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Deslauriers and colleagues have reinvigorated my belief in active learning and helped me understand why my students loved the lessons I found so boring. This research confirms my belief that we need to provide active learning while also ensuring our students are ready for some of the lectures to come – they will surely enjoy those.


Savor

During college I spent my time working as a summer camp counselor at Camp Kieve. Each summer I planned and led a long wilderness canoe expedition through the North Woods of Maine. The weeks and days leading up to those trips were hectic. I had to ensure that the meals for sixteen teenage boys for eighteen days – a literal ton of food – was packed. Tents had to be seam sealed, stoves checked and refueled, repair kits made, and the canoes tied onto the trailer. I also had to watch that my campers were making it through any lingering homesickness, had packed all the right clothes, and, importantly, not snuck candy bars into their bags, luring unwanted animals into the campsite. On the day of the trip we would be dropped on the shore of a lake or river and I would go through one final checklist before the camp van departed, the last vehicle we would see for two or three weeks. And then the van would leave, we would load the boats, and head off down the river. An hour or two downstream, my brain would finally stop reviewing all of the plans and to-do lists and I would notice the beauty of the river, the quiet sounds of the canoe paddles dipping in and out of water, the humming chatter of teenage boys chatting and joking as we made our way to the first campsite. Once on the river, I could and would savor the moment.

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On our first day of school, I had a similar experience. All of the planning and meeting during the past months came to fruition as classes started. About an hour after our new families departed their orientation, I walked the halls and savored the sights and sounds of MTS. Art students worked together to write classroom norms. Science students kicked off a unit on chemical reactions with a Diet Coke explosion. Math students explained their problem solving with a “number talk.” Fifth graders discussed how they learn best and how they want to grow as learners. While we have a full, busy school year ahead of us, I let the moment sink in just as I had done a few miles into a two hundred mile canoe trip.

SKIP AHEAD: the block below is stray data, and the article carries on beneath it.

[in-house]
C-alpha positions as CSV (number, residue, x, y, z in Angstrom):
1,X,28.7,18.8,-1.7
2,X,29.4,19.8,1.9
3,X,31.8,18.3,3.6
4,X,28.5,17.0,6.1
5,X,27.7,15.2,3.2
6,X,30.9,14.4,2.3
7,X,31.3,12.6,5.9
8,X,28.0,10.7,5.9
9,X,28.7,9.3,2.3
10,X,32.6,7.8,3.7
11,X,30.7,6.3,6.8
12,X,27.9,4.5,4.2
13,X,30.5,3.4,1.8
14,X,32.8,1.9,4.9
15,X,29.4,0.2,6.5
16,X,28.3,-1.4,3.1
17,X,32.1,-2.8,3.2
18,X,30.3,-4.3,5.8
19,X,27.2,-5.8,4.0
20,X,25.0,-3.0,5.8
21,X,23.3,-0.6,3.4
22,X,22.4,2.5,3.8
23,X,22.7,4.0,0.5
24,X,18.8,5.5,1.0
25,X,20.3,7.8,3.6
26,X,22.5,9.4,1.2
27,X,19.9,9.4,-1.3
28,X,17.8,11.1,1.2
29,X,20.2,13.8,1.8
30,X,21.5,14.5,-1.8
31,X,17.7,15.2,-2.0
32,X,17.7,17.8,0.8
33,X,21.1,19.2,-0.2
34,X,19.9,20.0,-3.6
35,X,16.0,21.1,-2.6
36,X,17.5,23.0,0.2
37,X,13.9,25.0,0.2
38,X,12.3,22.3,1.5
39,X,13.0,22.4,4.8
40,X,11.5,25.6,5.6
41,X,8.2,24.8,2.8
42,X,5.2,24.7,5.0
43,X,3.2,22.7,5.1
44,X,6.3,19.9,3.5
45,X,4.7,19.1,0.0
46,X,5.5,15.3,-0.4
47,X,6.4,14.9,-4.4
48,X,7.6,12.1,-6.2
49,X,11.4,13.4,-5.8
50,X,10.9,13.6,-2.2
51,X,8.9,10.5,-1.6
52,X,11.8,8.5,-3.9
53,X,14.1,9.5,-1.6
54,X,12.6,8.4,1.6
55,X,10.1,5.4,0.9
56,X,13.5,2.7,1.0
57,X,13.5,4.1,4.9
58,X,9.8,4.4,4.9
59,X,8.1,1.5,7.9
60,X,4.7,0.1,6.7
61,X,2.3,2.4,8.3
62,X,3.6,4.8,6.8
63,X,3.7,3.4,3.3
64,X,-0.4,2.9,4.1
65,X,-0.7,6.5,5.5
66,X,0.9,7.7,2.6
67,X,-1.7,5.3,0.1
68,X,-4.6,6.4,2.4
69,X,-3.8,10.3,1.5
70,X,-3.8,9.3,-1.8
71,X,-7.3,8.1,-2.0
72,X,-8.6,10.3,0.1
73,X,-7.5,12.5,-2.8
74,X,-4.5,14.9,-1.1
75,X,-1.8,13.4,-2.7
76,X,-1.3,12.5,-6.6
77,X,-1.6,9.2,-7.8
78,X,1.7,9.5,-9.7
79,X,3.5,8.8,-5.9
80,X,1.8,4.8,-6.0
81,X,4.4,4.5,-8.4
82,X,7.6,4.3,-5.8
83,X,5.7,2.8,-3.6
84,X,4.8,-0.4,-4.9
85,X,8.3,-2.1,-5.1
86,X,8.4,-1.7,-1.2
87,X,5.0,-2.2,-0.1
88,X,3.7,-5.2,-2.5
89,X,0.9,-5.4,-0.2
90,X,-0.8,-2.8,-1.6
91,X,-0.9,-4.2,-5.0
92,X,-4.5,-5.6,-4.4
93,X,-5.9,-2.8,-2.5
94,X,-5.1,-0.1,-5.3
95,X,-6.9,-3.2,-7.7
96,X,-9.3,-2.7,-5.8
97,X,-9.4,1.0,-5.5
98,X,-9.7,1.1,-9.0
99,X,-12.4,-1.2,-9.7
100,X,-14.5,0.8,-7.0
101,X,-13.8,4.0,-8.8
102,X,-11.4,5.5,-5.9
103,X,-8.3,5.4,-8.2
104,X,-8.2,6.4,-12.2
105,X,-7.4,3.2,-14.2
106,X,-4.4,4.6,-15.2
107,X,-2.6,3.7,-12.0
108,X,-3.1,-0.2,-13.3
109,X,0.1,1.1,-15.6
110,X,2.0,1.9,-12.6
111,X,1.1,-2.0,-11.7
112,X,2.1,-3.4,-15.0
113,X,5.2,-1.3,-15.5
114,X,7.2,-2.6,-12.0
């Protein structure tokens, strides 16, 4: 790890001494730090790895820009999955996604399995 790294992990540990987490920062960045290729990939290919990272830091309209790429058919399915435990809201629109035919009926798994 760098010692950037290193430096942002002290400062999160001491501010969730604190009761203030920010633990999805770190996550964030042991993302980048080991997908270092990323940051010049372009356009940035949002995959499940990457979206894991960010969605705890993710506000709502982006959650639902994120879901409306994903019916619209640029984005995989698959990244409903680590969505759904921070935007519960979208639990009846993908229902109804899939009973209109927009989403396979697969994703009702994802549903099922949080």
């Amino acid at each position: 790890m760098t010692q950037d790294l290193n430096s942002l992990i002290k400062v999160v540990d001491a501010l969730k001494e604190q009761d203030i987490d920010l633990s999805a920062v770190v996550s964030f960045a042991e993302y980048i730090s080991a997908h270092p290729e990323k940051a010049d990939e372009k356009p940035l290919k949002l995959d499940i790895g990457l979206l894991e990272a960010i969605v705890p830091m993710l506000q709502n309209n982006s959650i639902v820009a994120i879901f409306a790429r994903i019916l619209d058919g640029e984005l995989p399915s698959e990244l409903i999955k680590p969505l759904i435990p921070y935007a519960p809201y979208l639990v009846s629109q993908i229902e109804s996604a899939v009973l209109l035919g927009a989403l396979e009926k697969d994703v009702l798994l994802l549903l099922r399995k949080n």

I encourage families to look for and savor these first moments of the school year. Whether it is the quiet just after students have left home or the soft turning of pages as a student does homework, notice the sounds – or absence of sound – that mark the start of the school year. You, our parent community, have done so much to get your child to this moment – backpacks packed, uniforms ordered, words of encouragement given – and thus deserve to savor this moment in time.

Thank you for sending your children to Mount Tamalpais School. Seeing and hearing them in the classroom fill my days with joy– something that I continue to enjoy all year long. Thank you.


A Community That Cares

ANDREW’S REMARKS TO STUDENTS FROM THE FIRST DAY OF SCHOOL ASSEMBLY